SYNGAP1 is a gene located in the brain and makes a protein called SynGAP.
The gene and protein play an important role in early brain development.
Children born with a SYNGAP1 gene mutation or variant, are affected by a variety of symptoms, ranging from mild to severe.
In 2009, the first SYNGAP1 patient was identified and reported in medical literature.
The SYNGAP1 gene is located in the brain and provides instructions for making a protein, called SynGAP, that plays an important role in nerve cells in the brain.
SynGAP is found at the junctions between nerve cells (synapses) where cell-to-cell communication takes place. Connected nerve cells act as the “wiring” in the circuitry of the brain. Synapses are able to change and adapt over time, rewiring brain circuits, which is critical for learning and memory.
SynGAP helps regulate synapse adaptations and promotes proper brain wiring. The protein’s function is particularly important during a critical period of early brain development that affects future cognitive ability.
The SYNGAP1 gene provides instructions for making a protein, called SynGAP, that plays an important role in nerve cells in the brain. SynGAP is found at the junctions between nerve cells (synapses) where cell-to-cell communication takes place. Connected nerve cells act as the "wiring" in the circuitry of the brain. Synapses can change and adapt over time, rewiring brain circuits, which is critical for learning and memory. SynGAP helps regulate synapse adaptations and promotes proper brain wiring. The protein's function is particularly important during a critical period of early brain development that affects future cognitive ability.
SYNGAP1 – Non-Syndromic Intellectual Disability (NSID)
SYNGAP1 was initially discovered in 2009 and has become a prominent gene associated with intellectual disability, autism and generalized epilepsy. Since initially described, an increasing number of children with SYNGAP1-related NSID have been identified, suggesting that it may represent one of the most common causes of ID. At least 40 mutations in the SYNGAP1 gene have been found to cause SYNGAP1-related intellectual disability. In addition to mild-to-moderate intellectual disability, this condition commonly features other neurological problems, including recurrent seizures (epilepsy)and autism spectrum disorder, which affects communication and social interaction. Gene mutations involved in SYNGAP1-related intellectual disability prevent the production of functional SynGAP protein from one copy of the gene, reducing the protein's activity in cells. Studies show that a reduction of SynGAP activity can have multiple effects in nerve cells, including pushing synapses to develop (mature) too early. The changes triggered by a reduction of SynGAP activity disrupt the synaptic adaptations in the brain that underlie learning and memory, leading to cognitive impairment and other neurological problems characteristic of SYNGAP1-related intellectual disability.
Intellectual disability (ID) is a common disorder defined by the presence of significant limitations in both cognitive and adaptive behaviors with onset before the age of 18. ID is subdivided into syndromic intellectual disability, in which intellectual deficits and distinguishing morphologic, radiologic or metabolic features are present, and non-syndromic intellectual disability (NSID), in which intellectual deficits appear without these physical abnormalities. Mutations in the SYNGAP1 gene are thought to be a relatively common cause of NSID. NSID patients, including those associated with SYNGAP1 mutation, typically exhibit moderate to severe ID with varying degrees of epilepsy and/or autism spectrum disorders (ASD) and may also have attention deficits, impulsivity, and/or mood disorders. SYNGAP1-related NSID patients with epilepsy usually respond well to medications, yet some are refractory (difficult to control even with multiple drugs). SYNGAP1-related NSID is a sporadic condition that is caused by de novo (spontaneous, non-inherited)mutations. The use of genomic sequencing has dramatically increased the capacity of physicians to identify these gene variants and mutations.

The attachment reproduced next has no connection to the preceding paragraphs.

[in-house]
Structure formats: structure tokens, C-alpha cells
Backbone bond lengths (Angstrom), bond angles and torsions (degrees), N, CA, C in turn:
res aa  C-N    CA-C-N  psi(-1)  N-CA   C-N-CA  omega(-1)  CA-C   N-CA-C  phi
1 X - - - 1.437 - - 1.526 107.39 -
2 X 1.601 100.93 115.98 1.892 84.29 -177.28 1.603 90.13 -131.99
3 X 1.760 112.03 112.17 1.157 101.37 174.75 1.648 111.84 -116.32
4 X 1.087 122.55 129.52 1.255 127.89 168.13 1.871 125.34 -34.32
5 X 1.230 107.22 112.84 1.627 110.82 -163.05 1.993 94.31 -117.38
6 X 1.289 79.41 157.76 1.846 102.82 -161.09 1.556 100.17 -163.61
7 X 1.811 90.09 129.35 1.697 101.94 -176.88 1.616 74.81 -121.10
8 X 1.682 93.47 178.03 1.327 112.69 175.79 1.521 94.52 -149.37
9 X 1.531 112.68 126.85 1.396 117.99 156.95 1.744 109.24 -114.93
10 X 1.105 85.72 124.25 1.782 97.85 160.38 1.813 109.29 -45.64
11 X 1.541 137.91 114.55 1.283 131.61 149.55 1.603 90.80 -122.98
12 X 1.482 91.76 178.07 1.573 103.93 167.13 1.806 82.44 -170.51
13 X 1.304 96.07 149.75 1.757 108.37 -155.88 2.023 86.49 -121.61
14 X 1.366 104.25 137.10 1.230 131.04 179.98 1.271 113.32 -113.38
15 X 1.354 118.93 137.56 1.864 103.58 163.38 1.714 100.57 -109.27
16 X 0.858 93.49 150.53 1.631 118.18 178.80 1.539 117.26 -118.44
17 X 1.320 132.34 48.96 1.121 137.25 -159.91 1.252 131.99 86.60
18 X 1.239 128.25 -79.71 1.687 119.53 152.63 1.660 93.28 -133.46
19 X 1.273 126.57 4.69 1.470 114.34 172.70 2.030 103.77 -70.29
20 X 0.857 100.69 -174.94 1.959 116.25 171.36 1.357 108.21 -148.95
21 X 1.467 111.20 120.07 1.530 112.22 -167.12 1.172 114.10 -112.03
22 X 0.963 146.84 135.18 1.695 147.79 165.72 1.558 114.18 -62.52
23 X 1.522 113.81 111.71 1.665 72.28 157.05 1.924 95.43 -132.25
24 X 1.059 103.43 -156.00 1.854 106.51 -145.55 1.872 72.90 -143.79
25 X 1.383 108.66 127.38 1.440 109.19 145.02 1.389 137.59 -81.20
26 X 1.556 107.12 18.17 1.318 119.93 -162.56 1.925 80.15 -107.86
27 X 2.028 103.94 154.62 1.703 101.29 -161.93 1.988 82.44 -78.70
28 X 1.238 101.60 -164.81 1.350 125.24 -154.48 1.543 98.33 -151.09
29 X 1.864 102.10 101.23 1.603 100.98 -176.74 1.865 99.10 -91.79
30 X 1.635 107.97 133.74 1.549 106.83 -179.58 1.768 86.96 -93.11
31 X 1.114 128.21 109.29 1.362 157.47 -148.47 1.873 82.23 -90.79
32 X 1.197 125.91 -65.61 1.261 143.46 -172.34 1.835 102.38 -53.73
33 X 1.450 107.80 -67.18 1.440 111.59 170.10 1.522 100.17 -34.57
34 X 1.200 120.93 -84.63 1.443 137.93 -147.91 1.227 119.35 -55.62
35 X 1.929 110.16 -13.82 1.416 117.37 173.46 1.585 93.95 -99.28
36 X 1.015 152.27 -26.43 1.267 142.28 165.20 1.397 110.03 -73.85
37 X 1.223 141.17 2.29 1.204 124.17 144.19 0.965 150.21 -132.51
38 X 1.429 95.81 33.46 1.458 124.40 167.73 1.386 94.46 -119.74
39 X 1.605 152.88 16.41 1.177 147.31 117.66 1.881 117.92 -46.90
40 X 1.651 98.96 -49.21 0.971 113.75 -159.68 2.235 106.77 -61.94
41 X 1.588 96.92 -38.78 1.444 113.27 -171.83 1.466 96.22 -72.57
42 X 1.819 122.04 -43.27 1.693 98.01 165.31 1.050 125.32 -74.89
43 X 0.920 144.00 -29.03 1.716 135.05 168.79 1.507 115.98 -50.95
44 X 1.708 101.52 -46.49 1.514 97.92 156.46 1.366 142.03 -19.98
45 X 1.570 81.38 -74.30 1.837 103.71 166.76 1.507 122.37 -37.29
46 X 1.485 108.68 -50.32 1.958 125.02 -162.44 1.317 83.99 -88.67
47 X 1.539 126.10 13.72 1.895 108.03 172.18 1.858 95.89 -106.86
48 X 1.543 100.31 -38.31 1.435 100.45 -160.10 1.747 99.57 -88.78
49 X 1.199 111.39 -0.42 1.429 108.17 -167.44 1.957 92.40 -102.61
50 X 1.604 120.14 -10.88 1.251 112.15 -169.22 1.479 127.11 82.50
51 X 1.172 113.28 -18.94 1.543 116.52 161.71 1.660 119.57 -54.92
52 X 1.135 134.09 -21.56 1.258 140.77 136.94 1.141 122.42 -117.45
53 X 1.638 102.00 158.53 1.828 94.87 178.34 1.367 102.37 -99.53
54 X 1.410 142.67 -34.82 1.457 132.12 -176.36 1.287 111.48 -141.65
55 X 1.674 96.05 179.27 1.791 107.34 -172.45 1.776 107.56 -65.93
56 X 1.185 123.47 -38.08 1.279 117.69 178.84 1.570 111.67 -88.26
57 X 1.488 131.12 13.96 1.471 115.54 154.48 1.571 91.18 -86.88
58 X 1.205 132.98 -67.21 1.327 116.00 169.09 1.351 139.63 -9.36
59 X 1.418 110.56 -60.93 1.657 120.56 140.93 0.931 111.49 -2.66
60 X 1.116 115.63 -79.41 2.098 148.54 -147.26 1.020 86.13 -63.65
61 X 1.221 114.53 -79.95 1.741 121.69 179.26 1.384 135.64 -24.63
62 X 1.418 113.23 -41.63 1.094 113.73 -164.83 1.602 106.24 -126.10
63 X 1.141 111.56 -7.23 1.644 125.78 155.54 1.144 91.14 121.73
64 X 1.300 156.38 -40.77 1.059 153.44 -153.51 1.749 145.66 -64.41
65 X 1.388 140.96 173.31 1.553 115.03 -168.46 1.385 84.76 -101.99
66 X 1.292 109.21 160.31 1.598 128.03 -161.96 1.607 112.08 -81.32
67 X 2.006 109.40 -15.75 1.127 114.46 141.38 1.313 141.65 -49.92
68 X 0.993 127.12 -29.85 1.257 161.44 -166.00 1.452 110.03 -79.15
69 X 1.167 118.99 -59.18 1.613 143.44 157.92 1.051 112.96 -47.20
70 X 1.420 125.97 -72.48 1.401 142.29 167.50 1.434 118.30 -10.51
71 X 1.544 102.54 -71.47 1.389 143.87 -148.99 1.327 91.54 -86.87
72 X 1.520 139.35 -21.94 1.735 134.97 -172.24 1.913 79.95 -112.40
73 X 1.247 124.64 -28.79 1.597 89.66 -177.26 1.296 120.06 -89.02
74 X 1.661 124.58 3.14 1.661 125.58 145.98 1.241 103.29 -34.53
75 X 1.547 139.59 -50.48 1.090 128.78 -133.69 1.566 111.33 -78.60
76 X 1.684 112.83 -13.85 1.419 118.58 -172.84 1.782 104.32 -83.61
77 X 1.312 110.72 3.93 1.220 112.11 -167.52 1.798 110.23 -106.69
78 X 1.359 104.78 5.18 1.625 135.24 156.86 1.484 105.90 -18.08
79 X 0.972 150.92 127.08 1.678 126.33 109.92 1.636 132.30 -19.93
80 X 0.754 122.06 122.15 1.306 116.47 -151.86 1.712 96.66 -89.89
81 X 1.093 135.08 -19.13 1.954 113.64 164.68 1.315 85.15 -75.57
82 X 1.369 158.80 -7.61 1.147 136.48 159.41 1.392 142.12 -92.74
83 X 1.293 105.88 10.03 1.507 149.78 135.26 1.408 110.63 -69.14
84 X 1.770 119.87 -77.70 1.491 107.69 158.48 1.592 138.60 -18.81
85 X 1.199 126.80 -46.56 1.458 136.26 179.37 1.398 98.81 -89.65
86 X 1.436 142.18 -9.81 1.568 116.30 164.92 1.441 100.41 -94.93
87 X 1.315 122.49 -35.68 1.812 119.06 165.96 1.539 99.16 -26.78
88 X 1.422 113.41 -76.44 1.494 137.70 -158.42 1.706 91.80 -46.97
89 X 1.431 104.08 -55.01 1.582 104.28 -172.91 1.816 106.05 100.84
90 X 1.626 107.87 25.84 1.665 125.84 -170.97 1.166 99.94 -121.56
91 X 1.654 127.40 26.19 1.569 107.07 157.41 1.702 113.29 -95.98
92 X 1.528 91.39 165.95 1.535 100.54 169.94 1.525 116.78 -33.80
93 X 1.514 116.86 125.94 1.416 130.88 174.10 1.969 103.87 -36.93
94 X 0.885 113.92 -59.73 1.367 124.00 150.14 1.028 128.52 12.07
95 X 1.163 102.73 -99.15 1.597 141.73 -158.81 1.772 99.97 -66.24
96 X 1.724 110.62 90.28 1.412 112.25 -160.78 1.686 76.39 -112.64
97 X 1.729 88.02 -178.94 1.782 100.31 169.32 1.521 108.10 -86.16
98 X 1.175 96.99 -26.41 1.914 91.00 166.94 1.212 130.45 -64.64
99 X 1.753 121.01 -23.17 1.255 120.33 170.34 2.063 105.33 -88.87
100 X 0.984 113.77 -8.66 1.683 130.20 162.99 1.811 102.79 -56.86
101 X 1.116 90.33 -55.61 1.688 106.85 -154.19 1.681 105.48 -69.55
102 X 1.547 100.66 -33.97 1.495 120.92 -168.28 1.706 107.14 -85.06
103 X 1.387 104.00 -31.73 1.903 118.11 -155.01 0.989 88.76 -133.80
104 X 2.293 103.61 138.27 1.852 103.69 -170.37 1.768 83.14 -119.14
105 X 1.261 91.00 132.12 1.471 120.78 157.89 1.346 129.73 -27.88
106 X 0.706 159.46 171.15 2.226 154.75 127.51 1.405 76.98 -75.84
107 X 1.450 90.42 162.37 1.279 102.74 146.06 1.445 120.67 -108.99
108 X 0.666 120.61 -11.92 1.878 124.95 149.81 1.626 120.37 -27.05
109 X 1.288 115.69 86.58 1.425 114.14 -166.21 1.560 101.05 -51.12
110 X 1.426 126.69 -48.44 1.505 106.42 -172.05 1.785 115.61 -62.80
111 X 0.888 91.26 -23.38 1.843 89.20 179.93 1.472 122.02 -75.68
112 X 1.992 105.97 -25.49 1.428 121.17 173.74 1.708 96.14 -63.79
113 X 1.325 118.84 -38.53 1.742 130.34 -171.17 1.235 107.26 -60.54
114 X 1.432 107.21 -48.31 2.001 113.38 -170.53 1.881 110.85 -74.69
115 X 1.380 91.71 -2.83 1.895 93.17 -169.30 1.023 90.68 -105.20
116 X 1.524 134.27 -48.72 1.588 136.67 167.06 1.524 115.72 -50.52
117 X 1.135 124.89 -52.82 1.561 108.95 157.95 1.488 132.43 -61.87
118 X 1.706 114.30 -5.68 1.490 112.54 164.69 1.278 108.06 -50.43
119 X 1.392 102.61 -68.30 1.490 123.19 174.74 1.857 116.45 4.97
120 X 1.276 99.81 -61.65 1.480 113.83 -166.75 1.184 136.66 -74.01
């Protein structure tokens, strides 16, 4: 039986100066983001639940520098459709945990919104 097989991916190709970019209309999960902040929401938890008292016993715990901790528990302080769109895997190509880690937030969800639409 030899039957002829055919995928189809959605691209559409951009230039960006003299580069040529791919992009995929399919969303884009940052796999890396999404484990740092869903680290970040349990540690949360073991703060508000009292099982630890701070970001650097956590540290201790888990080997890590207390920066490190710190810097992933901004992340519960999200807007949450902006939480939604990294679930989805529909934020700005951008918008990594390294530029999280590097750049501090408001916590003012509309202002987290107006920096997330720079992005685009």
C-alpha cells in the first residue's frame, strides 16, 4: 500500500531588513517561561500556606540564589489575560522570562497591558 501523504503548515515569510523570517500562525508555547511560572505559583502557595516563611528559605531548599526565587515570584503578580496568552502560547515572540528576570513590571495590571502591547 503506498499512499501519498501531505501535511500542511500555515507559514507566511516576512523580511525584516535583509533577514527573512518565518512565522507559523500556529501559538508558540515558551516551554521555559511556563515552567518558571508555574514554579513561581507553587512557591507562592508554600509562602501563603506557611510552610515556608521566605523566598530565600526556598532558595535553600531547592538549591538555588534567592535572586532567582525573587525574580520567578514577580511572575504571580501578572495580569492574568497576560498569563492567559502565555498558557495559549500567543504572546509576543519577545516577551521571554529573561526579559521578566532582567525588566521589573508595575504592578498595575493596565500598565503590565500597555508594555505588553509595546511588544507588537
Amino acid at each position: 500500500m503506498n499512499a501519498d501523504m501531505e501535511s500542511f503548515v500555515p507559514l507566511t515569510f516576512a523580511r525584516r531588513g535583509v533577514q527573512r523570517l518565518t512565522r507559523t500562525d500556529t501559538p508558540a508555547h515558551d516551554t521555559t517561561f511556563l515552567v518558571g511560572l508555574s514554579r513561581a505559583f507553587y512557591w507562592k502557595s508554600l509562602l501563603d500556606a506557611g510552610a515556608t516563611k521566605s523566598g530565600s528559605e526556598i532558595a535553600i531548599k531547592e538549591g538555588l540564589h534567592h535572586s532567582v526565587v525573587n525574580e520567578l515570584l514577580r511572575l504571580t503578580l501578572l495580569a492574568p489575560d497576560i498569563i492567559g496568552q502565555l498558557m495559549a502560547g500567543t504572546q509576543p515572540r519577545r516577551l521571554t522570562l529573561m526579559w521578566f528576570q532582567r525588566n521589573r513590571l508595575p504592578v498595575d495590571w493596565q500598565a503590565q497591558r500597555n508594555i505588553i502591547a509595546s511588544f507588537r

Approximately 50% of SYNGAP1 patients have been diagnosed with autism.
No association has been found between ASD and the severity of ID, or between the location of the mutation on the gene.
3/4 of SYNGAP1 patients suffer from severe behavioral problems
Types of Behaviors:
Oral aversion and oral hypersensitivity are common.
A high percentage of patients suffer from constipation.
A small percentage of patients have G-tubes.
SYNGAP1 and Epilepsy
Learn more about Epilepsy and SYNGAP1 - Here
Manifests in the first and second year of life
Sitting unaided average 12 months
Motor Coordination Issues:
Sensory Processing Disorder: A high percentage of SYNGAP1 patients have a high pain threshold, which interferes with learning. New Research Published in Nature Neuroscience.
Severely Impaired with delays in expressive & receptive speech development.
1/3 of individuals over the age of 5 years old remain non-verbal.
Verbal Patients range from single words to brief sentences.
*Milder phenotypes have been observed in patients with mutations 1-4 as compared to more severe phenotypes in exons 8-15.
60% of patients reported sleep difficulties, both with initiation and maintaining sleep.
Sleep is frequently managed with melatonin, clonidine or trazodone.
Production and distribution of BTG's SYNGAP1 Resource Guide was made possible by a
generous educational grant from Greenwich Biosciences.